Why We’re Building a Smart Speaker for Kids

My name is Kevin Elgan.

I’ve been focusing on education technology (or technology education) for children my entire career, first at Tynker (which teaches kids to code), then Piper (which is a build-it-yourself computer for children). Since then I’ve had a daughter of my own which has led me to reevaluate the role of technology in my family’s life. Now, more than ever, I’m passionately determined to revolutionize education technology in a healthy and socially responsible way.

Credit: “Screenagers” by MyDoc Productions

I’ve spent the last year creating Chatterbox to help solve the “kids and technology” problem. On the one hand, kids are becoming screen addicts at an early age. On the other hand, smartphones, tablets and smart TVs are “black boxes” and kids have no idea how they work. Today’s technology is neither teaching kids how current technology works, nor preparing them to cope with future technology.

Today’s toddlers are the first generation to grow up without any memory of the world before artificial intelligence in the home.

Increasingly, kids are using smart speakers as well — devices like the Amazon Echo, Google Home and Apple HomePods. According to Commonsense Media, nearly one-quarter of households now have at least one smart speaker in their homes. Today’s toddlers are the first generation to grow up without any memory of the world before artificial intelligence in the home. Kids are treating talking smart devices like people — to be listened to, treated respectfully, and even obeyed.

While kids are immersed in technology, it’s all a big mystery to them. There is a common misconception that “using” technology “teaches” kids how technology works. They’re not learning how it all works, but instead they are learning to become passive consumers in the new world of surveillance capitalism. They’re learning to focus on phones instead of on the people around them. Kids are acquiring habits that will reduce their ability to create, grow and think for themselves.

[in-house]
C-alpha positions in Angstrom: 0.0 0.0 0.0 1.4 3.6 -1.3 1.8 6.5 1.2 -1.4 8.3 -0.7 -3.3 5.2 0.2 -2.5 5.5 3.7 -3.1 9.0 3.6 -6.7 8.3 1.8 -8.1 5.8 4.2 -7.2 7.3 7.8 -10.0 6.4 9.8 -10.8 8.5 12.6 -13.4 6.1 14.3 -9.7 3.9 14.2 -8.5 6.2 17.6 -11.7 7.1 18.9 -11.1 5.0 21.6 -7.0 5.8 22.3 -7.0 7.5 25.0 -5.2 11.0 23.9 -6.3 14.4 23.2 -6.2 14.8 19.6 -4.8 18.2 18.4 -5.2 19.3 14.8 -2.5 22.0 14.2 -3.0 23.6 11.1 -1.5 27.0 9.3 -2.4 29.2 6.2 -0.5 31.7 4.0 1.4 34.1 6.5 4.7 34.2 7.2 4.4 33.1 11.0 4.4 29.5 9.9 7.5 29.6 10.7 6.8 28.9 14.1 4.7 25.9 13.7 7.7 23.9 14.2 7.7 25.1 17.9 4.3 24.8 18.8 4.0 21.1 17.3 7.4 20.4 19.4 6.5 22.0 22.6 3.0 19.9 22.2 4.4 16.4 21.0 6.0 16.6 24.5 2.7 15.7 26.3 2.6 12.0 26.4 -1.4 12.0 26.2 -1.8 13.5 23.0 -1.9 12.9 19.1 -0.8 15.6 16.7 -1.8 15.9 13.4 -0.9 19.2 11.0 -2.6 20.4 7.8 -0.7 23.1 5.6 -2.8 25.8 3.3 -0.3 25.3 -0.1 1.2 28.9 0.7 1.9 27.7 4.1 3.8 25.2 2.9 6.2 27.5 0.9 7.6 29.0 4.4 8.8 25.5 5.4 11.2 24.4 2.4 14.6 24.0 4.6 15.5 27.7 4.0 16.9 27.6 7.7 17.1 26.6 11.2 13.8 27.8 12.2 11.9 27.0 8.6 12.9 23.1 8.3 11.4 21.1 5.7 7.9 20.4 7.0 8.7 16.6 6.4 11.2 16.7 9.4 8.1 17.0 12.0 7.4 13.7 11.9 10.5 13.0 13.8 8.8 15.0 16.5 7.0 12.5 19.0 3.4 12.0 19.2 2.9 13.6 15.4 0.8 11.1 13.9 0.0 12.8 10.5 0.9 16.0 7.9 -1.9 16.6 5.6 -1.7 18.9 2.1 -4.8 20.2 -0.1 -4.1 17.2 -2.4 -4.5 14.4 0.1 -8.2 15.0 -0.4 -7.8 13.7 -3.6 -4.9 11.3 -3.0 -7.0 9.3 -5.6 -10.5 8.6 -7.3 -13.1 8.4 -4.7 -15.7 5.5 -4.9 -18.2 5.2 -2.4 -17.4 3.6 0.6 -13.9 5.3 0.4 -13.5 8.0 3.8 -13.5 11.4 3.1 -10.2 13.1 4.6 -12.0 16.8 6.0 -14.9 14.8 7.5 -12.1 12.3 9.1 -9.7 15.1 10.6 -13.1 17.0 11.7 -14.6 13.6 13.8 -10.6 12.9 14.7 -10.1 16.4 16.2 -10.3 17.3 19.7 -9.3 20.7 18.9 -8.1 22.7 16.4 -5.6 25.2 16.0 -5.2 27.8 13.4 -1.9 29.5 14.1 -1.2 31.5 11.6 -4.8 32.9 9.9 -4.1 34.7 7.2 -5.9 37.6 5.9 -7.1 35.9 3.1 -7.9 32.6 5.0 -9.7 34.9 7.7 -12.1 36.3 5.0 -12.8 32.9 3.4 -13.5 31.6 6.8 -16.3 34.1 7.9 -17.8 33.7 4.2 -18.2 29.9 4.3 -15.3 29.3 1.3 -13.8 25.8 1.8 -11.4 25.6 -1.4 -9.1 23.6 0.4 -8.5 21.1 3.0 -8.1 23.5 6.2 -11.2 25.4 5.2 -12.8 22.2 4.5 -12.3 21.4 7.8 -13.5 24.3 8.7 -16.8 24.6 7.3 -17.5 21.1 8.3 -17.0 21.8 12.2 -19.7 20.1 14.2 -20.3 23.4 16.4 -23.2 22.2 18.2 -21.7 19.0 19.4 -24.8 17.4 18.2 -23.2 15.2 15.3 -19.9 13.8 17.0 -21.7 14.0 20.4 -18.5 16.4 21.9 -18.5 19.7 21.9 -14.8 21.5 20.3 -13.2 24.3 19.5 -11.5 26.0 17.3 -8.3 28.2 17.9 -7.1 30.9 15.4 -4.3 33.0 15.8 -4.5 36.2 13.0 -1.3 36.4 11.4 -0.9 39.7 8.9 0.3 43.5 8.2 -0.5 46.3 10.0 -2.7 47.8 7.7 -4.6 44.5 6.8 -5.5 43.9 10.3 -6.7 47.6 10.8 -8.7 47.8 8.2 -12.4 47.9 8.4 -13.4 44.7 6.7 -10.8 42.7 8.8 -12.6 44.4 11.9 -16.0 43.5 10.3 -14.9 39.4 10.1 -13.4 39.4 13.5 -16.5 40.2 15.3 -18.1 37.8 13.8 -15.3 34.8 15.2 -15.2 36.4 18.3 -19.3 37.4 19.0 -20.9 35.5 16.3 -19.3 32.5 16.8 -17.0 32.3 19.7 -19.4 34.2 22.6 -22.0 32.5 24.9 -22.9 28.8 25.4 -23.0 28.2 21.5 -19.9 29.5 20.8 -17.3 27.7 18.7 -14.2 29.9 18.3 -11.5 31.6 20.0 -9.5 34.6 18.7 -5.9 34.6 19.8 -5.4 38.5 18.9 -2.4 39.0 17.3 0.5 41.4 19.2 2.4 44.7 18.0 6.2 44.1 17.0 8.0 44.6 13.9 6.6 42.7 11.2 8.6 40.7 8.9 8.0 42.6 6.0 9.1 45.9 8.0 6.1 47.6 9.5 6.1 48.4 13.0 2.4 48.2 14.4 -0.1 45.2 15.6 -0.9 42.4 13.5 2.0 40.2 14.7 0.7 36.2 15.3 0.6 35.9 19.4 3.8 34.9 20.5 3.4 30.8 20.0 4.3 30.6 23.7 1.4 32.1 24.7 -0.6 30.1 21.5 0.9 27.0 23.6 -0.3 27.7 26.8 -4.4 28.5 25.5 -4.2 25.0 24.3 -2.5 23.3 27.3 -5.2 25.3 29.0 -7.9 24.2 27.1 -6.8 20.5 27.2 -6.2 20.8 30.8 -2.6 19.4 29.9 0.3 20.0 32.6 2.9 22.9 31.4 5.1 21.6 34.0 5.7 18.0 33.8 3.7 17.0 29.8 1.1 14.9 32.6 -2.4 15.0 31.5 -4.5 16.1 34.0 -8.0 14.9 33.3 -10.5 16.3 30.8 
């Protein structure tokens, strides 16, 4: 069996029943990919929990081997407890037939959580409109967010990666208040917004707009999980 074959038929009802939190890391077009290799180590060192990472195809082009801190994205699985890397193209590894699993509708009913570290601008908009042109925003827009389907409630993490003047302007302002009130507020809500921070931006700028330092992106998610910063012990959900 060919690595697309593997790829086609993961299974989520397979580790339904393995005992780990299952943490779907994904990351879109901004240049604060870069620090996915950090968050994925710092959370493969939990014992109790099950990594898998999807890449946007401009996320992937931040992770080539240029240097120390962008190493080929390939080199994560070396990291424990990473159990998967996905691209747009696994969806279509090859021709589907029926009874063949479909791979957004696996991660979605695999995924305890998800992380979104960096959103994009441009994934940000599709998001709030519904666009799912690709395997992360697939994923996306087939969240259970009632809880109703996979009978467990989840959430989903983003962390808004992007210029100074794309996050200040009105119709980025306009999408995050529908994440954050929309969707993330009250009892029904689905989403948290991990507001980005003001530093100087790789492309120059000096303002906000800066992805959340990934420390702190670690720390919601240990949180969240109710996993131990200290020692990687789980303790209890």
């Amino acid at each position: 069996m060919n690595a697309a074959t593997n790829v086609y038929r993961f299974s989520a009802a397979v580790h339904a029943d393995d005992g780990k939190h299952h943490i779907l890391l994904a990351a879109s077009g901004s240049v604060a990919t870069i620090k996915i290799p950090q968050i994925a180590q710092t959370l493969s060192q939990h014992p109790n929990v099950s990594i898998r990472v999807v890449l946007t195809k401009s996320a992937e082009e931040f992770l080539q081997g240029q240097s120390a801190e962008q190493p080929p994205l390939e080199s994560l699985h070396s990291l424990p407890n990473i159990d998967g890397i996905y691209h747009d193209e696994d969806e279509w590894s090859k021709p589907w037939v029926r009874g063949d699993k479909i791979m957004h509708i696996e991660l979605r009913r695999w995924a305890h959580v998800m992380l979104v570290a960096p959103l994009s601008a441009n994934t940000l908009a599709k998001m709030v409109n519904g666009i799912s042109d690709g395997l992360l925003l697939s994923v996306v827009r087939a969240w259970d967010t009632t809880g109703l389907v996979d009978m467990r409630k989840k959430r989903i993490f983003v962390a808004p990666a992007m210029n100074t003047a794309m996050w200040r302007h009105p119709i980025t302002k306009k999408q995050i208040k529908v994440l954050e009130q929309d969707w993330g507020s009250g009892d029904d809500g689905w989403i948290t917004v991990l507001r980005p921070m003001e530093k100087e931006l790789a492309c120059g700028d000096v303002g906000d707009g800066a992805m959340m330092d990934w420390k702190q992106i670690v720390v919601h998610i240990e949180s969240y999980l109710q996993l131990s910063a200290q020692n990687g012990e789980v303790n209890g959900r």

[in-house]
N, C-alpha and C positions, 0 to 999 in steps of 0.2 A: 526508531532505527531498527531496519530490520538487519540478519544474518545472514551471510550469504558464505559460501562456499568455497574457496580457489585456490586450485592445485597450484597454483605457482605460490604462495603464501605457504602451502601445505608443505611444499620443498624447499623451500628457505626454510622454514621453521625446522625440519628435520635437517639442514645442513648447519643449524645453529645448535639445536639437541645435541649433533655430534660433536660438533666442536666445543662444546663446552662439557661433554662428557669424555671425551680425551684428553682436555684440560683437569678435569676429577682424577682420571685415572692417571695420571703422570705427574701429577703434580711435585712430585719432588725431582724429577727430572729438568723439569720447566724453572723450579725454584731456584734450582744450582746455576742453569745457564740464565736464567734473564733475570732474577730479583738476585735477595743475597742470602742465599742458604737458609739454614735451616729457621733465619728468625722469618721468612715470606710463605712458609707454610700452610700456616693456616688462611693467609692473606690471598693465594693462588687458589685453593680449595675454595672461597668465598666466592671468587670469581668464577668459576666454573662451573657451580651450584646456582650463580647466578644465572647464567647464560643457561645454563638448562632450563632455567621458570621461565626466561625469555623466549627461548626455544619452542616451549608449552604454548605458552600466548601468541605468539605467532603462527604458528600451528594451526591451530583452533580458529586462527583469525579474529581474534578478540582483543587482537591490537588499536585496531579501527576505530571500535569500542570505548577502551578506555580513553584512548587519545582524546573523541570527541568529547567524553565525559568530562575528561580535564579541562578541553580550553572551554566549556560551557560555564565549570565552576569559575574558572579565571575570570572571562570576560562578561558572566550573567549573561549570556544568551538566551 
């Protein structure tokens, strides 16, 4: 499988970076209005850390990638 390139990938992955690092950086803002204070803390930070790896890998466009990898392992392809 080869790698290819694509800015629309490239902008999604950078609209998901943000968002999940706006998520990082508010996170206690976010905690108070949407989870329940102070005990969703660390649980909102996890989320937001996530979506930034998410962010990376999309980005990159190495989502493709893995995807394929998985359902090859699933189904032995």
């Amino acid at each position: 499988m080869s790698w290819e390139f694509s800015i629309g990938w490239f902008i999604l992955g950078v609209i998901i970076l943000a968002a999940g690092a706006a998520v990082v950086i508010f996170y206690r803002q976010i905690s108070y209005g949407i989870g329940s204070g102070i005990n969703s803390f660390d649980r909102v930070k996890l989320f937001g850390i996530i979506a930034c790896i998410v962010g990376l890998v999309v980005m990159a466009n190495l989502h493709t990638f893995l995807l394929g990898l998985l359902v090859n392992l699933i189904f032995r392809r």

Kids are learning to focus on screens instead of the people around them.

This is all wrong. Kids should spend less time with screens. And they need to understand how the technology all around them works.

7 year old girl building a Chatterbox smart speaker

That’s why I created Chatterbox, the smart speaker kids build themselves. Once they’ve built it, they teach it how to talk using a Lego-like, building-block software interface. And they can keep teaching it new skills while learning a whole lot of new skills themselves along the way.

Here’s how Chatterbox solves the problems technology is creating for kids:

  • By building Chatterbox, kids learn what smart speakers are made of
  • By teaching Chatterbox, smart speakers are de-mystified so kids understand them
  • By crafting conversations, kids learn how to communicate clearly with people
  • By using Chatterbox, kids have fun building and creating
  • By making Chatterbox their main computer, kids get their eyes off screens
  • By pressing the Chatterbox button to talk, kids get used to privacy, not surveillance
  • By exploring Chatterbox, kids learn programming concepts like intents, logic, conditionals to build voice apps
  • By re-using Chatterbox, kids learn environmental responsibility (everything is re-usable or recyclable)

Every parent and every teacher wants to prepare their kids for the future. And that future is ubiquitous voice-interaction and artificial intelligence. Chatterbox teaches them to build it, teach it, use it, control it and, above all, understand it.

Chatterbox, the friendly voice assistant for teaching kids about artificial intelligence

If you share our belief that technology for kids should be educational, private and respectful of kids, then please join our movement. Stay up to date with Chatterbox news by subscribing to our newsletter and help us change the conversation about kids and technology.